As I look back now, I see that first February as foundational in our relationship, because we had mysteriously figured out HOW to love one another well.

My husband gave openly and generously. Consequently – I felt cherished.

I noticed a need in his life and filled it. Consequently – he felt known.

Without planning it, both of us focused our efforts on meeting one of two core human desires: 1) to be cherished and 2) to be known.

Now yes, I admit, we were dating. The endorphins were on full blast. Everyday life isn’t quite the same.

But what we did then by happenstance, anyone can do today with intention.

We can all ask for divine guidance to love as God intends – unselfishly, with hope and endurance.

We can all learn to open our hearts to what’s new – what’s there for us to appreciate right in the moment.

My husband still gives me flowers, and I still feel honored and adored every time he does. And I continue to notice things about him. To me, he smells of sunshine in warm, spring woods. He always asks if the dogs and kids have been fed before dishing up his own plate.

Over two decades, we have learned the fundamentals of love and continue to practice them as best we can. The sustained efforts add up, little by little, day by day.

As I said, with the help of Providence, anyone can love like this, because we are wired for love. Created for it by Love Himself.

Love means caring more about the other person than you do about yourself. It means taking note. It means embracing. It means acceptance.

How does all this translate into a Valentine’s Day gift for my husband?

That’s for me to know, and him to find out, but I doubt I’ll ever find a better one than two plastic knobs.

5 Wholesome Things I Learned in January

5 Wholesome Things I Learned in January

Wholesome. I love this word. It means anything suggestive of good health and well-being. It has a connotation of warmth and nourishment, virtue and pure intentions.

I’ve decided that for 2019, I’m going to end each month sharing with you 5 things that I found to be wholesome, because to paraphrase Philippians 4:8 – we are to dwell on the things that are true, honorable, right, pure, lovely, of good repute, excellent, and worthy of praise. In short – those things that contribute to the fullness of life that God intends for us.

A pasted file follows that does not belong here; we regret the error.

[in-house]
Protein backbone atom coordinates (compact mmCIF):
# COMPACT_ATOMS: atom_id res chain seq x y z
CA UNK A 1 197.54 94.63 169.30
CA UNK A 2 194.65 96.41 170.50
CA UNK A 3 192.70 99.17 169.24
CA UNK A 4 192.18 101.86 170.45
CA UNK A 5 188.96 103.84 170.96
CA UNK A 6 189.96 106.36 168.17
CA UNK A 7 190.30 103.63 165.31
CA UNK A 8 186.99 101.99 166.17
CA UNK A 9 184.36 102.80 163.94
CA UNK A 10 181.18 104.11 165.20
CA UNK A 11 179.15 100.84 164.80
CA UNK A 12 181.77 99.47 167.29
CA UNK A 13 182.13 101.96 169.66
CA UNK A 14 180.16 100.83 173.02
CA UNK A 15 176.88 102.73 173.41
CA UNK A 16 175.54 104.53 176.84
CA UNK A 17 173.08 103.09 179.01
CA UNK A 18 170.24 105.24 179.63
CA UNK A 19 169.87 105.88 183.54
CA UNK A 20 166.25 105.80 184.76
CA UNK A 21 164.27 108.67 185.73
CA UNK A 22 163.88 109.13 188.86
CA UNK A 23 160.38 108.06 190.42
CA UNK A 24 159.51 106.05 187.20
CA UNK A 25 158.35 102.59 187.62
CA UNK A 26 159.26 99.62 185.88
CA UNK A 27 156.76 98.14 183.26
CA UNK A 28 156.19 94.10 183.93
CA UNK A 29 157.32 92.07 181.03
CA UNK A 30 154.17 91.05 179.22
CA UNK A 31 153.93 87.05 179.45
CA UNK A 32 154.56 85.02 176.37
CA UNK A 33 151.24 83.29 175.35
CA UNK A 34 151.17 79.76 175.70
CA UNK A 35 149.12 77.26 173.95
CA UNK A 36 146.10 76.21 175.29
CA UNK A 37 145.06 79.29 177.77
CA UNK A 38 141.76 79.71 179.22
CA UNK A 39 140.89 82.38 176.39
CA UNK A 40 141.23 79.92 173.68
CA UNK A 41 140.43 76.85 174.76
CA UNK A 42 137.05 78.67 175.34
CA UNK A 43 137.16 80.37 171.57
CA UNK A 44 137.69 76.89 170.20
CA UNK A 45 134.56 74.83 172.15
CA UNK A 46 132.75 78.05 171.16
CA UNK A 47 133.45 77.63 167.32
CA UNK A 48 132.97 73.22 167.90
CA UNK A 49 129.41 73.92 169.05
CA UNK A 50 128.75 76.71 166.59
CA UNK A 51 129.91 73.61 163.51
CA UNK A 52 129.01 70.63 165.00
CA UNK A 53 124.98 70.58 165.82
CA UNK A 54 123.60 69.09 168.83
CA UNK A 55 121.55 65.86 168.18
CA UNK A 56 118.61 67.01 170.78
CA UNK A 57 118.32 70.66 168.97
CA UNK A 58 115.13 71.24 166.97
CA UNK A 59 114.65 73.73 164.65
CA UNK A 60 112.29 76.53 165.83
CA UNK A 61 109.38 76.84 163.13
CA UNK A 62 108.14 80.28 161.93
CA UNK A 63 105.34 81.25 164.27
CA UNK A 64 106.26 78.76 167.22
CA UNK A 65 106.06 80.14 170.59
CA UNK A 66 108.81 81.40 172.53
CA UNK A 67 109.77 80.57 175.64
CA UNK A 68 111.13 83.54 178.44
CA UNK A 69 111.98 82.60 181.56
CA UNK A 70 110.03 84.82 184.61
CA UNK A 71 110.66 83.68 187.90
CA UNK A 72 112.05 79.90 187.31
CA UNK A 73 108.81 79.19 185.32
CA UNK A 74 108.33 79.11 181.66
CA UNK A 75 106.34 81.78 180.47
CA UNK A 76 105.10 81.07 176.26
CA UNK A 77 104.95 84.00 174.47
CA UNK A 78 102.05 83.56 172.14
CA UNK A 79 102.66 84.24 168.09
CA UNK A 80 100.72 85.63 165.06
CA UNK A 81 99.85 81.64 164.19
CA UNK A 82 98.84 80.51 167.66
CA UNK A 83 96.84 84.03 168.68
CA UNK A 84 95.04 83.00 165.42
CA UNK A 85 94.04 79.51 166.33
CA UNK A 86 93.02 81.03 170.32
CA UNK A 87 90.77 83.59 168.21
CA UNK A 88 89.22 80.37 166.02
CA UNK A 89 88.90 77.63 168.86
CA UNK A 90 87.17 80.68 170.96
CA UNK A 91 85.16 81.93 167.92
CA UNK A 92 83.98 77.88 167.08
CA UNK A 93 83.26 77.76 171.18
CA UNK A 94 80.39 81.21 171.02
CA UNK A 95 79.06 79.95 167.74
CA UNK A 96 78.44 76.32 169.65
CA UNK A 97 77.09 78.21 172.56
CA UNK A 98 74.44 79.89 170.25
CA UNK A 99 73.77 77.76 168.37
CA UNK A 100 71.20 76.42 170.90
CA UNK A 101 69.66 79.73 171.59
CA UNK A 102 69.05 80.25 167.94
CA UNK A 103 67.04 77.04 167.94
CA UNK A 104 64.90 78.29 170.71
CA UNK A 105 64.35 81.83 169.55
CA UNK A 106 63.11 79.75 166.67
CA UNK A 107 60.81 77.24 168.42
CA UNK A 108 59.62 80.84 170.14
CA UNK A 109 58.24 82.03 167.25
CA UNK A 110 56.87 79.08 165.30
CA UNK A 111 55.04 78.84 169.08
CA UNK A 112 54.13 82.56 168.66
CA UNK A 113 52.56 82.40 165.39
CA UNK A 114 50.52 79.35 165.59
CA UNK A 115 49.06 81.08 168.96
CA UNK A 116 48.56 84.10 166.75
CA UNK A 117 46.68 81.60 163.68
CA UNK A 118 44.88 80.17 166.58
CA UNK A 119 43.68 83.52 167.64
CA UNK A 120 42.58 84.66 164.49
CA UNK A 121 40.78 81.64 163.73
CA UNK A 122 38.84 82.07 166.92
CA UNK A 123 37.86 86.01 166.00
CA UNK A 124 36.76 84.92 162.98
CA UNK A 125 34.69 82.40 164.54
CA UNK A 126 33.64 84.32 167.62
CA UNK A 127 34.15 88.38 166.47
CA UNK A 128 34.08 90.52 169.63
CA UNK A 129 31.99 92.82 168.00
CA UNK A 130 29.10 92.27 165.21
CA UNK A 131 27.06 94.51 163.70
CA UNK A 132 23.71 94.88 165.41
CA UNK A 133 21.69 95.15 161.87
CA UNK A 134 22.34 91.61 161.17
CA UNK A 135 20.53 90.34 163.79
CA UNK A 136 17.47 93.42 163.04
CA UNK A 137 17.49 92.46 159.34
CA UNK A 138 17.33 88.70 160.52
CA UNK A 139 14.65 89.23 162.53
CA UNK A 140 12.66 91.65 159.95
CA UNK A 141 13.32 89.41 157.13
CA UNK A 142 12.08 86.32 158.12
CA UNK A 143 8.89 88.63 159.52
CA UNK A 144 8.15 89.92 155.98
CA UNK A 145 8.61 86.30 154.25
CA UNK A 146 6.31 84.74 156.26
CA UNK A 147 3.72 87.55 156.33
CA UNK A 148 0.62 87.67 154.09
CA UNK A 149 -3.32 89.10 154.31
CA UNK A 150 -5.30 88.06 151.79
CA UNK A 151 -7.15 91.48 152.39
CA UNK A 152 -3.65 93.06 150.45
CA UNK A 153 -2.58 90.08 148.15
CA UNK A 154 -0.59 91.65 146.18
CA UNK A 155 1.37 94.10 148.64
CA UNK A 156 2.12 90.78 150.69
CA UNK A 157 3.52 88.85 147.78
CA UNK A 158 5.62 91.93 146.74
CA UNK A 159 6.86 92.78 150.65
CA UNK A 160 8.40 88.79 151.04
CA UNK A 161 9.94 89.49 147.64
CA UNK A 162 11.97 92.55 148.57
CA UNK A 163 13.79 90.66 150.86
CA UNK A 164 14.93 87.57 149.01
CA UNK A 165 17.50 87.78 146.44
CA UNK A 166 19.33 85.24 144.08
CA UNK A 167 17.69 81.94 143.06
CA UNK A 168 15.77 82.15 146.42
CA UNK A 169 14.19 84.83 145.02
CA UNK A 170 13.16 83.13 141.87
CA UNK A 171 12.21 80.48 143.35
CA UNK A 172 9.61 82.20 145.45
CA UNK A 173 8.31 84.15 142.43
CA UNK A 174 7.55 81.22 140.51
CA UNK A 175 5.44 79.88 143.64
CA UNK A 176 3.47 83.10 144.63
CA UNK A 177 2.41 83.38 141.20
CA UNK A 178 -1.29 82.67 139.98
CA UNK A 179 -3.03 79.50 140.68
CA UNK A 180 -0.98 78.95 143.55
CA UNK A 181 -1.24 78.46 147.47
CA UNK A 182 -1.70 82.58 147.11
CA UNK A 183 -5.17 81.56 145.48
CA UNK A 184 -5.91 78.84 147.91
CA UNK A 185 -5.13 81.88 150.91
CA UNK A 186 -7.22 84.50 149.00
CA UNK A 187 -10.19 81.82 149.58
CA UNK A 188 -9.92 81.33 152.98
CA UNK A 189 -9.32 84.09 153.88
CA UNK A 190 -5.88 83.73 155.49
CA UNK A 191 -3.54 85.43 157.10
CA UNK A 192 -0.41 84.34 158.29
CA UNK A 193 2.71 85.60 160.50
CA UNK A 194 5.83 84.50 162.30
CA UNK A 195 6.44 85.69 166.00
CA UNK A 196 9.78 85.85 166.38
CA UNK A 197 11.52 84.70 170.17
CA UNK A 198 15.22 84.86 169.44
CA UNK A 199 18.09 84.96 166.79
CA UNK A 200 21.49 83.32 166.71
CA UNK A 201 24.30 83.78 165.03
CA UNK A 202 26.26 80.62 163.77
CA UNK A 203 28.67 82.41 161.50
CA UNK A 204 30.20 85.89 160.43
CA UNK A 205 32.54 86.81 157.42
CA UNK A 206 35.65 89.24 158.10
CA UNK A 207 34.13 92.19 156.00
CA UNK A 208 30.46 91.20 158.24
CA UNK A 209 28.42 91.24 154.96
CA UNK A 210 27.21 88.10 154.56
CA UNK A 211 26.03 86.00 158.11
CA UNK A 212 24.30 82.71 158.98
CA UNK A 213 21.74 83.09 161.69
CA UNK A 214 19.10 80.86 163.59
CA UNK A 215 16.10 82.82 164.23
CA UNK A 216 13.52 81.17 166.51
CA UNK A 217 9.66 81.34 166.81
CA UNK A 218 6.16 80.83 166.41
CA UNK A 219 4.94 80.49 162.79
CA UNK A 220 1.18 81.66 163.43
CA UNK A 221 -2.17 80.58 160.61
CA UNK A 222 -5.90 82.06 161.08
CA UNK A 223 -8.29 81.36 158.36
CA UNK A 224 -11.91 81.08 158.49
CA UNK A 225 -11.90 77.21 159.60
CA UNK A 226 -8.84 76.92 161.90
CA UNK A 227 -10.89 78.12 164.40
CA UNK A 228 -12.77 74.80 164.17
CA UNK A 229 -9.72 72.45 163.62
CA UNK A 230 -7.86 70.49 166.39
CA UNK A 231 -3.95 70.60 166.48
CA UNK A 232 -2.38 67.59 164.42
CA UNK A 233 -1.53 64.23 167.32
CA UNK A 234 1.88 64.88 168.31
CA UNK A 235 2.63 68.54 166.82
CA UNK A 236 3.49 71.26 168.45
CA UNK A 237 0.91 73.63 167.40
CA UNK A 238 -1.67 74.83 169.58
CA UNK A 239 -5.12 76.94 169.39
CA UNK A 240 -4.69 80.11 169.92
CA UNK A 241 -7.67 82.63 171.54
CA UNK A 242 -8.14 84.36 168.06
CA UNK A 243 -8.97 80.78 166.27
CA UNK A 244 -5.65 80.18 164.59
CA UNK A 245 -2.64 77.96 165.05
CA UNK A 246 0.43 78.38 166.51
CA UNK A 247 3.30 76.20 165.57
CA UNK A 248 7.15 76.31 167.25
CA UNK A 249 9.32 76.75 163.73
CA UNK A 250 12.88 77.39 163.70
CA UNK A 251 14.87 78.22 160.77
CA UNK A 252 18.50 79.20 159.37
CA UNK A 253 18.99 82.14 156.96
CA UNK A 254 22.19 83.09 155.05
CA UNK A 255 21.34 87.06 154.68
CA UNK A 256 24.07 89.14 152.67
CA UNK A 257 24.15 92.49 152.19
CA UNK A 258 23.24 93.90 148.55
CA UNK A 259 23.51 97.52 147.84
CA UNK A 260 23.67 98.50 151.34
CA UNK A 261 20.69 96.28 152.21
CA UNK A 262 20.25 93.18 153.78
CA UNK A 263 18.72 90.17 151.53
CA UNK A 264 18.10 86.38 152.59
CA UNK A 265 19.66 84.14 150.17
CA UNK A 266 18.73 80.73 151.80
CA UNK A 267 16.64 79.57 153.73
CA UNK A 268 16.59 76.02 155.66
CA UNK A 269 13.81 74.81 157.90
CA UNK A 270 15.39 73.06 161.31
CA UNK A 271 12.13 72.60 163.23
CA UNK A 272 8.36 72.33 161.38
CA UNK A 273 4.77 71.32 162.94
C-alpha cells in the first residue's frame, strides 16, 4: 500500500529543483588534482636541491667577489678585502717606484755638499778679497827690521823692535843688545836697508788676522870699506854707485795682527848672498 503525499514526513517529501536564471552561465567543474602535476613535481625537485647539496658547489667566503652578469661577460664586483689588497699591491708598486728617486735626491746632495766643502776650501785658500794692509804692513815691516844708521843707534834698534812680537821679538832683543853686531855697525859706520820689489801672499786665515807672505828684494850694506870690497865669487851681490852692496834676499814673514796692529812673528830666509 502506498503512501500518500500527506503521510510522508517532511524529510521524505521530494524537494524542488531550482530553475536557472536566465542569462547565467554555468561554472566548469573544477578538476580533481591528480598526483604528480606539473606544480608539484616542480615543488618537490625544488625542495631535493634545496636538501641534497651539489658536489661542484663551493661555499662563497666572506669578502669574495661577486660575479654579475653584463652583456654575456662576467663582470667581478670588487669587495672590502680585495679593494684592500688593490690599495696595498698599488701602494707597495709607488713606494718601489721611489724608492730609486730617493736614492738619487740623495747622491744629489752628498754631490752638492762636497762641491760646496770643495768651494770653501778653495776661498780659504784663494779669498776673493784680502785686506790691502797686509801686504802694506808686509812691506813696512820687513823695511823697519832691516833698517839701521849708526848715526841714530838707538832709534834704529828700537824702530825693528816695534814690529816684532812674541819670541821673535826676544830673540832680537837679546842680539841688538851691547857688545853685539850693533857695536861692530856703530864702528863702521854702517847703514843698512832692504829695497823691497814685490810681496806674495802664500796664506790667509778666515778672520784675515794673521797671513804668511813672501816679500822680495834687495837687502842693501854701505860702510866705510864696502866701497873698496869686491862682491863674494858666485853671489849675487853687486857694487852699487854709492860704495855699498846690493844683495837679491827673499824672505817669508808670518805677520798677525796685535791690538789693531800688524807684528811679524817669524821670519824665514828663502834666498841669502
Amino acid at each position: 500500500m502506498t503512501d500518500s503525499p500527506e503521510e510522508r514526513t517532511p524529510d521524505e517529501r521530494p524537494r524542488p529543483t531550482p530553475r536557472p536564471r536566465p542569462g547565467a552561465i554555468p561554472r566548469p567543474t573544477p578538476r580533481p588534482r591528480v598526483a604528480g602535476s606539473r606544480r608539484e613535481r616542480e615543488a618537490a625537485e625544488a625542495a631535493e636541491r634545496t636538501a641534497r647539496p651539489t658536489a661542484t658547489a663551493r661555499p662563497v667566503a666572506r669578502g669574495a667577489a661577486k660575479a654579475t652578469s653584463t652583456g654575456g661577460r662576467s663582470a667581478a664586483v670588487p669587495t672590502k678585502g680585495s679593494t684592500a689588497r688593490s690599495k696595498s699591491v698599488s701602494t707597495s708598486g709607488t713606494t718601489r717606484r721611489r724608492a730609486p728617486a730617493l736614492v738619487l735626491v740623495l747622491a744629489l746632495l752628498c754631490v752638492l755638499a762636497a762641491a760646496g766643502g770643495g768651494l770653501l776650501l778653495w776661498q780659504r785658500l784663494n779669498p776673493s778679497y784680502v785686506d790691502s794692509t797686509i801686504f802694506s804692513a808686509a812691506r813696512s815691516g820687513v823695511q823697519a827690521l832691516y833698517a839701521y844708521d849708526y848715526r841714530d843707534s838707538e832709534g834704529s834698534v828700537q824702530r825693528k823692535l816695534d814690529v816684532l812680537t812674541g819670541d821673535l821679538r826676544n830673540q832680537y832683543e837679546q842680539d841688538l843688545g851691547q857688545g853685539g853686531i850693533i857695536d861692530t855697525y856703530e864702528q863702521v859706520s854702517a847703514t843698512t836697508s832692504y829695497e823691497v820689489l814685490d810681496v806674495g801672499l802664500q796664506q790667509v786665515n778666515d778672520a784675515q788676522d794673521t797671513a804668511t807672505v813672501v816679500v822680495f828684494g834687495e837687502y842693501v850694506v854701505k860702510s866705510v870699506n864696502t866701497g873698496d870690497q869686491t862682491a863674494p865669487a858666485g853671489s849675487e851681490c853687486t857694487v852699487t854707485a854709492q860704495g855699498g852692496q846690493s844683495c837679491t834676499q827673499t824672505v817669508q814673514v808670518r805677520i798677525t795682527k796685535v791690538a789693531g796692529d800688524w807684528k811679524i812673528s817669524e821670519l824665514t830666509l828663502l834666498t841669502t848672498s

I know – that sounds pretty lofty. I’m not aiming for grandiose ideas, just everyday things I encountered that were notable, enriching, and/or helpful in some way.

So, here we go. FIVE wholesome things I learned in January.

  1. If a woman can’t have her family with her 24-7, the next best thing is a beautifully framed photo of the people she loves. I’m rather picky about photo printing. Now that film has gone the way of the dinosaurs, it’s hard to find a shop that delivers prints with true-to-life color. For years I have been looking for an online company producing premium-quality prints, and recently a friend suggested Mpix.com. This month, I chose from a nice selection of mats and frames to create a birthday present for my mom – a gorgeous, ready-to-hang 8 x 10 framed photograph of her two girls and 4 grandchildren that was taken last spring at my youngest son’s First Communion celebration. She cried when she got it. First-time customers get 25% off for sharing an email address. Check it out.
  2. The most important sentence we can say just might be: “Tell me more about that.” Jonathan Fields says this a lot when encouraging his guests to continue in the podcast that’s got me completely hooked – Good Life Project. The premise of the show is that every story matters, and Fields’s guests are purpose-driven, community-oriented individuals who have meaningfully processed both personal and professional issues. I’ve only been listening for about two months, but in January, I was gripped by conversations Fields had with Brene Brown, Bronnie Ware (author of The Top 5 Regrets of the Dying), and Mark Nepo (author of More Together Than Alone: Discovering the Power and Spirit of Community in Our Lives and the World). I also loved that my youngest son happened to hear the story of Maggie Doyne – a young woman who took a gap year after high school, only to find her passion in caring for orphans in Nepal and collaborated on the formation of a Nepali school, health clinic, and foundation for 350 children. Good Life Project. It’s good food for thought.